Posts Tagged ‘J. D. Salinger’

“The Catcher in the Rye”

  • So you write a blog?

I couldn’t deny it. Yes, I replied. What kind of blog? Oh, I write about whatever comes to mind, really, but it’s mainly about books.

  • So you read a lot?

Not a lot, I explain. Compared to many other book bloggers, I actually read very little. But yes, I do read, and I like thinking about what I read, and putting down my thoughts – such as they are – on paper. Or on a laptop screen, at least.

  • So what do you think of The Catcher in the Rye?

Now, that question came out of the blue, and I wasn’t quite prepared for it. But I said, truthfully, that it has been many decades since I read it, and I remember I rather enjoyed it at the time.

A pause. And then:

  • I hated it. I don’t know why it’s regarded as a classic. It was just this whiny kid going on and on. Irritated the hell out of me. I felt like slapping him.

Oh, I said. Well, never mind. Fancy another drink?

Now, to be frank, I don’t really understand why it’s considered a classic either. Oh, not that it’s a bad novel – it clearly isn’t: but if I were to compile one of those tiresome list of The Greatest Novels I Have Read, I don’t think I’d include The Catcher in the Rye. But I suppose it depends on where exactly you draw the line separating the Great from Nearly-Great-But-Not-Quite, or where exactly you separate that from Very-Good-But-Certainly-Nowhere-Near-Great, and so on. But whatever category you put it in, I don’t think it can be denied that the book is a cultural phenomenon. It’s one of those books that is read even by those who don’t normally read books. The impact it has made is more than literary, and that in itself demands attention.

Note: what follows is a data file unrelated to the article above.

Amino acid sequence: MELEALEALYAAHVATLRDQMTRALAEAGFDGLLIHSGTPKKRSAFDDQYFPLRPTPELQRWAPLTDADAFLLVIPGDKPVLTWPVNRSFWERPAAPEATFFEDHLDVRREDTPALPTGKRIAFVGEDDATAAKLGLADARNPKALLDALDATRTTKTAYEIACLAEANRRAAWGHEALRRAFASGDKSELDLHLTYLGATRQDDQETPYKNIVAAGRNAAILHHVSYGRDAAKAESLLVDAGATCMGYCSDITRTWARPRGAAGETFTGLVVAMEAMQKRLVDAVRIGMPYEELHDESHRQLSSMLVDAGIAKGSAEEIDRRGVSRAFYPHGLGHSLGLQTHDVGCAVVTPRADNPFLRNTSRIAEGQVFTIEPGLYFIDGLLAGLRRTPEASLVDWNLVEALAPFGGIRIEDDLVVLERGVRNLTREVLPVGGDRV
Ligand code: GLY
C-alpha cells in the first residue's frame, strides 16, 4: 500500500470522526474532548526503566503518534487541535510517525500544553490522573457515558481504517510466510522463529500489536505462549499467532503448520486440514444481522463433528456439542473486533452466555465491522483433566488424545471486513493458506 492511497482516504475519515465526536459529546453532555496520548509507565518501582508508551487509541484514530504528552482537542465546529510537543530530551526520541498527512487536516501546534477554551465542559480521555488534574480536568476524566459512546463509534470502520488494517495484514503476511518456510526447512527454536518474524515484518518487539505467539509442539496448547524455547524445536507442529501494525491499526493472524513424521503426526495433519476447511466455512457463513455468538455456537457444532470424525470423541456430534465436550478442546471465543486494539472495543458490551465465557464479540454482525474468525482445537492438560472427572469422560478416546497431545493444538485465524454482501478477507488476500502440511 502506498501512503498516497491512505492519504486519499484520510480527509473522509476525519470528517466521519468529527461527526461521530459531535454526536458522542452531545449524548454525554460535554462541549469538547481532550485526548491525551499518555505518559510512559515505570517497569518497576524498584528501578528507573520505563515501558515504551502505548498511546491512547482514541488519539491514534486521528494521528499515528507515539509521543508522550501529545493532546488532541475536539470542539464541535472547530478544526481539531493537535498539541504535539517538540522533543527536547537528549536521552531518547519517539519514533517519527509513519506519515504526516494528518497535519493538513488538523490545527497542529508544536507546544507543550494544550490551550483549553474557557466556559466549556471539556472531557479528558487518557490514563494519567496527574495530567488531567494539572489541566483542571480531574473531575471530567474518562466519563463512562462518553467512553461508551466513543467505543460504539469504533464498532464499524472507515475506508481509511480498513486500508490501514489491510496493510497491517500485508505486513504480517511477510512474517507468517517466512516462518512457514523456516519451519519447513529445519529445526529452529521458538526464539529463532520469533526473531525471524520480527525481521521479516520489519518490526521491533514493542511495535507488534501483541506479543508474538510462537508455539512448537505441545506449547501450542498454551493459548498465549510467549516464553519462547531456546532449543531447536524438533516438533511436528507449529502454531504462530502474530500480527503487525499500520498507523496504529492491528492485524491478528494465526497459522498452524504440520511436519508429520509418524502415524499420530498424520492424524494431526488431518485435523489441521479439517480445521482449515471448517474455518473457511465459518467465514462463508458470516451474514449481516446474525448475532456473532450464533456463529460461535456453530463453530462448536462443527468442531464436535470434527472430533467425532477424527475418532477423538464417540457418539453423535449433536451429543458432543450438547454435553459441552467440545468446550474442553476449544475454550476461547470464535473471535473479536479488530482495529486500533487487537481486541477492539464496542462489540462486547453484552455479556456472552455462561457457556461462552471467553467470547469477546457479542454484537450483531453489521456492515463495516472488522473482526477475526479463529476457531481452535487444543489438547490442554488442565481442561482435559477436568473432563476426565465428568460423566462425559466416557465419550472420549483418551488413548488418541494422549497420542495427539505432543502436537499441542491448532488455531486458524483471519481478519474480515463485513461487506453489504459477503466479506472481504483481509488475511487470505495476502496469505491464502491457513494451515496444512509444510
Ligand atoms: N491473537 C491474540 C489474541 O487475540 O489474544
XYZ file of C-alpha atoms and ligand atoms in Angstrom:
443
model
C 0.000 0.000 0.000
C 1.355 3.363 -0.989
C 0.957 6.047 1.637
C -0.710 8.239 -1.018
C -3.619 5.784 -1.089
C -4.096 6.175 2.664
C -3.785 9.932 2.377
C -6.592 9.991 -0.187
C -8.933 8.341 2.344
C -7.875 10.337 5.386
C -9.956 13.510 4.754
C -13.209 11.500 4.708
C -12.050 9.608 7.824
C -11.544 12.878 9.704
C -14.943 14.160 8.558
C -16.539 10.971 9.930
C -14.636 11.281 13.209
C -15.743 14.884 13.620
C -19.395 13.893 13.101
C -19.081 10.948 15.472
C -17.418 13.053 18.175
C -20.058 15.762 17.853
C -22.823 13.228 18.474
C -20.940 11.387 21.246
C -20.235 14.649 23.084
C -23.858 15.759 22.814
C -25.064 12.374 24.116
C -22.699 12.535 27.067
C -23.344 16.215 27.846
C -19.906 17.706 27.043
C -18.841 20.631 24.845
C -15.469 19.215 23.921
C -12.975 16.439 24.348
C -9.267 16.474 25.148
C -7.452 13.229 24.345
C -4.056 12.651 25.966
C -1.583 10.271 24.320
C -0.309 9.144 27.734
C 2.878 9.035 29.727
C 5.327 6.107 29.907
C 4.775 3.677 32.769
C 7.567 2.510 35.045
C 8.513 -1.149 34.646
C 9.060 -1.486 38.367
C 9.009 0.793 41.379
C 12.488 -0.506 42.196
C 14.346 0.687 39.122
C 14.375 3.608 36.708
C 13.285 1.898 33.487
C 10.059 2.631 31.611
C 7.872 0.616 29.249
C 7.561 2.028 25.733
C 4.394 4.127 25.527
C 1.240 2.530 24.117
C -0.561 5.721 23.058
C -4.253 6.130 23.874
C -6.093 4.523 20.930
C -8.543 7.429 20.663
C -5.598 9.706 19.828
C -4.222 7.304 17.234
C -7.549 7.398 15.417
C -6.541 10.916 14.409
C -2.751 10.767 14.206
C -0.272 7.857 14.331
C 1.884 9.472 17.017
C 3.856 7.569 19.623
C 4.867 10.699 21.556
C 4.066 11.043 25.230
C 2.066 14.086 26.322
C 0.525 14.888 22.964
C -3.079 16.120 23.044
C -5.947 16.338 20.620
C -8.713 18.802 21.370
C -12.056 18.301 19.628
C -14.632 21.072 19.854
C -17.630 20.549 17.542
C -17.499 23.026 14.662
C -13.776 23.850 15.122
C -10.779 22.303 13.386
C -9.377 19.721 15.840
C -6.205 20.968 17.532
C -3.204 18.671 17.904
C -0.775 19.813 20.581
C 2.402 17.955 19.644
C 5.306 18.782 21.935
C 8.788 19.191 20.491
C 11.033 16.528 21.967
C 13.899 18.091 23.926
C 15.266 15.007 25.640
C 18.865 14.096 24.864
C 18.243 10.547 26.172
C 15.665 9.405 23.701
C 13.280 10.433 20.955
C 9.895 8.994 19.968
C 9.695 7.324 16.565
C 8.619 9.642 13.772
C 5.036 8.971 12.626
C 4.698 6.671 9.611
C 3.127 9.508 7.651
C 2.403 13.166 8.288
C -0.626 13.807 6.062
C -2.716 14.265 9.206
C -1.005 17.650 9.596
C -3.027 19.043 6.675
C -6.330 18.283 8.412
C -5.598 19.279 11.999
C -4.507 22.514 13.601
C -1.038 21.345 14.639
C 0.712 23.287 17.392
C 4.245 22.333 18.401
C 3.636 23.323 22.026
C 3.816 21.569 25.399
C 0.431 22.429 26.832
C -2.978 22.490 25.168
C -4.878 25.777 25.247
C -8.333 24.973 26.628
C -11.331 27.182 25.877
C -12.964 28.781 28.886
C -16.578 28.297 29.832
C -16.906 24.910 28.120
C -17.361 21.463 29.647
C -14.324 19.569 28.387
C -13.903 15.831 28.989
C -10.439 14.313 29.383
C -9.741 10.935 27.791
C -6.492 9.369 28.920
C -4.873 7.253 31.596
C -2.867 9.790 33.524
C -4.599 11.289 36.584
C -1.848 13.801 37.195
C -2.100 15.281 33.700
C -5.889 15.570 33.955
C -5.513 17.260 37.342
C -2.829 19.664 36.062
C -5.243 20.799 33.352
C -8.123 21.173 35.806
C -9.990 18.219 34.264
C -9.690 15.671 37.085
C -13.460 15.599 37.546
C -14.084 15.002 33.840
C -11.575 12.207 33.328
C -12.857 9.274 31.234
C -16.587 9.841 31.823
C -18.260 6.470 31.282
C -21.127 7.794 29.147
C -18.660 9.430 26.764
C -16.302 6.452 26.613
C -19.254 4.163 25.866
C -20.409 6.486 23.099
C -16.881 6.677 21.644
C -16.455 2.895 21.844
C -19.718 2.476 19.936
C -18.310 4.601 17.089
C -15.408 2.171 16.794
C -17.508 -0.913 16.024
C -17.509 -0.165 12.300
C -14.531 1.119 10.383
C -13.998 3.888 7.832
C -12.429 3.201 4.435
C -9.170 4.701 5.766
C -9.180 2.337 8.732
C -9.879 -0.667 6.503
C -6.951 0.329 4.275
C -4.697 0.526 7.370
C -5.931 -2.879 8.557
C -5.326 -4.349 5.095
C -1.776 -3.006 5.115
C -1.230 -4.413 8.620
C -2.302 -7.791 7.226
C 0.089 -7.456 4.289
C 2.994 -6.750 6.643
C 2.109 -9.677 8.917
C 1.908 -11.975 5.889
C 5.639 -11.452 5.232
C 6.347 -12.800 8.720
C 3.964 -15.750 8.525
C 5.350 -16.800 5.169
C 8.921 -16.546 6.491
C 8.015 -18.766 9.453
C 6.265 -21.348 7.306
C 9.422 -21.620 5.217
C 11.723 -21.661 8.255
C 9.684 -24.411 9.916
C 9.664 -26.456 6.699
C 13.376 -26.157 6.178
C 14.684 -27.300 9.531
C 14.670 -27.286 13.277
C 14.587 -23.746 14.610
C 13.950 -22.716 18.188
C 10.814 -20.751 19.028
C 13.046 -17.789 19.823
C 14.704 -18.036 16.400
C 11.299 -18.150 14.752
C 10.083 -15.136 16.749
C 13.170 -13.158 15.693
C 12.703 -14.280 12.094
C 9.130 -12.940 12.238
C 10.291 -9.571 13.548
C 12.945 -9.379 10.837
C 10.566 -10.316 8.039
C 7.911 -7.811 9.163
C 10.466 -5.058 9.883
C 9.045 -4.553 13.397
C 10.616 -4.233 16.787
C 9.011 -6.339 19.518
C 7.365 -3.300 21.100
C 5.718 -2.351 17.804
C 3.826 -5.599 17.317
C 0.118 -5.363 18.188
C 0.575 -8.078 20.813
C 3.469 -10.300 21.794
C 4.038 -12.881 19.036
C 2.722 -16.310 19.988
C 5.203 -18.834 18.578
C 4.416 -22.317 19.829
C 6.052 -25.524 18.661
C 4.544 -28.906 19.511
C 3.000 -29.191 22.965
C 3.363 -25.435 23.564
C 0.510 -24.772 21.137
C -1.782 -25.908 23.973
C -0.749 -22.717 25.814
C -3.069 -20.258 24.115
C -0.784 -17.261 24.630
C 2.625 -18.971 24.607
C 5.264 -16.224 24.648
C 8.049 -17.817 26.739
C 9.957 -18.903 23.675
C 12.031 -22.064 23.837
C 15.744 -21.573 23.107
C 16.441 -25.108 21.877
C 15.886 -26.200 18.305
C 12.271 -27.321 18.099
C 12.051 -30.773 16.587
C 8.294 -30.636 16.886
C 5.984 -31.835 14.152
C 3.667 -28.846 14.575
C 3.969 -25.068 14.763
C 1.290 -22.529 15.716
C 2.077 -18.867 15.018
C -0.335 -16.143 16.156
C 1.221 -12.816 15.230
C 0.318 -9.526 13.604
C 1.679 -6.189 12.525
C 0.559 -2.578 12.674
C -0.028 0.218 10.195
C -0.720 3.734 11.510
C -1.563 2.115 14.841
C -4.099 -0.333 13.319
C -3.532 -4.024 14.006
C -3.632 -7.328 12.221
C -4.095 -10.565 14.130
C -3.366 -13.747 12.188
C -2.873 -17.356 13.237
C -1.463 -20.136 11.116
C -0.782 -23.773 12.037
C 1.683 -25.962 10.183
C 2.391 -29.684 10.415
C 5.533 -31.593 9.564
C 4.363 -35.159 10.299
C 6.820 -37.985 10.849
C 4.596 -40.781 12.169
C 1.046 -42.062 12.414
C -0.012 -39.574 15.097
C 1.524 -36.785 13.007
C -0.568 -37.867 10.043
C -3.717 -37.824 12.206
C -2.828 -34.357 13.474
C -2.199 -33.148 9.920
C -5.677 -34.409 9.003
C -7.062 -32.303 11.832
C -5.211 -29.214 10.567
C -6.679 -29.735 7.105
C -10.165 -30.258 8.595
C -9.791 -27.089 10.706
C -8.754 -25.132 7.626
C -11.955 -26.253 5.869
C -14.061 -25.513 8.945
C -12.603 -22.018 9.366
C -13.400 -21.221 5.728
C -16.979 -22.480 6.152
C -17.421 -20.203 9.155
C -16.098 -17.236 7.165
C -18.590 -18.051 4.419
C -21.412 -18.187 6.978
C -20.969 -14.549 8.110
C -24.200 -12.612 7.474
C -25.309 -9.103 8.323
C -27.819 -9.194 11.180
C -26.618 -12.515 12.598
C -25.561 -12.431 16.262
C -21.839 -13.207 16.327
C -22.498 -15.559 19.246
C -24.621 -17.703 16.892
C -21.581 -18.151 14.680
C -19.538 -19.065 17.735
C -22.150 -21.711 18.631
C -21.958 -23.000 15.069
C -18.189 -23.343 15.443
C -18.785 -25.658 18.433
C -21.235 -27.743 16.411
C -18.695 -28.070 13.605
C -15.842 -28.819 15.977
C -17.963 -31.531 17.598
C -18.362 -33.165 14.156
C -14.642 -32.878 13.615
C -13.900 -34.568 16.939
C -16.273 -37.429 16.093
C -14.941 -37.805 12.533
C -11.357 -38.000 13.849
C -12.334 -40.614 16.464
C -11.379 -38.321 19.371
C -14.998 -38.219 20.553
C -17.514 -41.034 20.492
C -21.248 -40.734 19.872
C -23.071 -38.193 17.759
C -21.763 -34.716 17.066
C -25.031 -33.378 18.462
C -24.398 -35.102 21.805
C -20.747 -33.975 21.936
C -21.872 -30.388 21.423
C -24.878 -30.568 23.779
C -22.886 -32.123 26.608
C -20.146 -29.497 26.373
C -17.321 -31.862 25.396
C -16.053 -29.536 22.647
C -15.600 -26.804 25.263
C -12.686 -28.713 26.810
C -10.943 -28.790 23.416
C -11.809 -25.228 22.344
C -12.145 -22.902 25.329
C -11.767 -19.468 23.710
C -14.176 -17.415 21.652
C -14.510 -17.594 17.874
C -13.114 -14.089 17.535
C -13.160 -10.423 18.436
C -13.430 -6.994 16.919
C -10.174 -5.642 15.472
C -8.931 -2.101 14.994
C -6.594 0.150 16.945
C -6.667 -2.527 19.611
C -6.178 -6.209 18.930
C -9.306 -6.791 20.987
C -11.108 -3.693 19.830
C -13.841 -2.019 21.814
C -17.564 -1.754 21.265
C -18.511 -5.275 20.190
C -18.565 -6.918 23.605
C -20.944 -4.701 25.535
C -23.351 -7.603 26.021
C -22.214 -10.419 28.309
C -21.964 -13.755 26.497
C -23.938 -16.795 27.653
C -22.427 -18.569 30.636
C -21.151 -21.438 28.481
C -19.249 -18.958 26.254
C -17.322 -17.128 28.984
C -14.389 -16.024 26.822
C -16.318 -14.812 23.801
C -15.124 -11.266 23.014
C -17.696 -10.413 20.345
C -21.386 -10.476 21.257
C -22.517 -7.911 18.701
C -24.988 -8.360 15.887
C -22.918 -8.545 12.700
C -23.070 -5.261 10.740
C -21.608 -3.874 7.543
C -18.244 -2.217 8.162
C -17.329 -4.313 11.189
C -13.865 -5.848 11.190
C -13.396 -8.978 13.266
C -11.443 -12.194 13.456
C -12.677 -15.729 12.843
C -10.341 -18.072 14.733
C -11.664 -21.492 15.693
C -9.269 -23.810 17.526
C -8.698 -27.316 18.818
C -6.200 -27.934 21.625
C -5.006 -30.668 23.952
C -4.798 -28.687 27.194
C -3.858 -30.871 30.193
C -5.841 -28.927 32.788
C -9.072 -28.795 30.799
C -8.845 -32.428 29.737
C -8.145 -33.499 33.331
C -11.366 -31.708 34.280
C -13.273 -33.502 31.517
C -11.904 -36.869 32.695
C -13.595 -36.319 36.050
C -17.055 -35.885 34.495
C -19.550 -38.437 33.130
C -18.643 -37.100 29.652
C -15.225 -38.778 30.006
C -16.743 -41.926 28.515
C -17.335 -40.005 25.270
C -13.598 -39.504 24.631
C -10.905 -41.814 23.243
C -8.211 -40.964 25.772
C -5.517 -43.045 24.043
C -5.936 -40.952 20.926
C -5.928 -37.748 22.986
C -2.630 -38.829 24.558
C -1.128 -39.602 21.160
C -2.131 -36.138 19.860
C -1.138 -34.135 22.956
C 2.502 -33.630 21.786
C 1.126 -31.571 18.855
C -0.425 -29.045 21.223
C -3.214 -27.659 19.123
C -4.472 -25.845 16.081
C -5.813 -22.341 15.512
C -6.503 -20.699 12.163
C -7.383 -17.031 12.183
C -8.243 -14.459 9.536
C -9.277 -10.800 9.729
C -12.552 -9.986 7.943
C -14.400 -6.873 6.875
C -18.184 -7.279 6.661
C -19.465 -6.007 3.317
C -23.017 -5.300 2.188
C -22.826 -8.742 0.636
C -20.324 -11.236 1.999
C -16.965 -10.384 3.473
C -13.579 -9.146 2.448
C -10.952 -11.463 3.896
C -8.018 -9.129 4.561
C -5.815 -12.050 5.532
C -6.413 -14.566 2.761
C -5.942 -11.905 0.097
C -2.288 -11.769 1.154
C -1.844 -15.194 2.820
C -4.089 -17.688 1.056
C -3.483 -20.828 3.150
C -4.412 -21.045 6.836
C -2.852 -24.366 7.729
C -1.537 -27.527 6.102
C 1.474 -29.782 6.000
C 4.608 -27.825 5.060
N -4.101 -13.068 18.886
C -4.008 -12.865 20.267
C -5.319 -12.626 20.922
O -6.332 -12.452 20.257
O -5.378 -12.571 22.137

When it was first published in the early 1950s, it was, perhaps rather quaintly from our contemporary perspective, deemed controversial. Many schools banned it from their reading lists. That in itself gave it the frisson of forbidden goods. It was, seemingly, anti-establishment, a handbook of teenage rebellion. However, nowadays, it is actually required reading in many schools, and that kills off whatever street-cred it might have had. And anyone looking in it for a frisson of that rebellious anti-establishment vibe is likely to come away thinking “Huh?”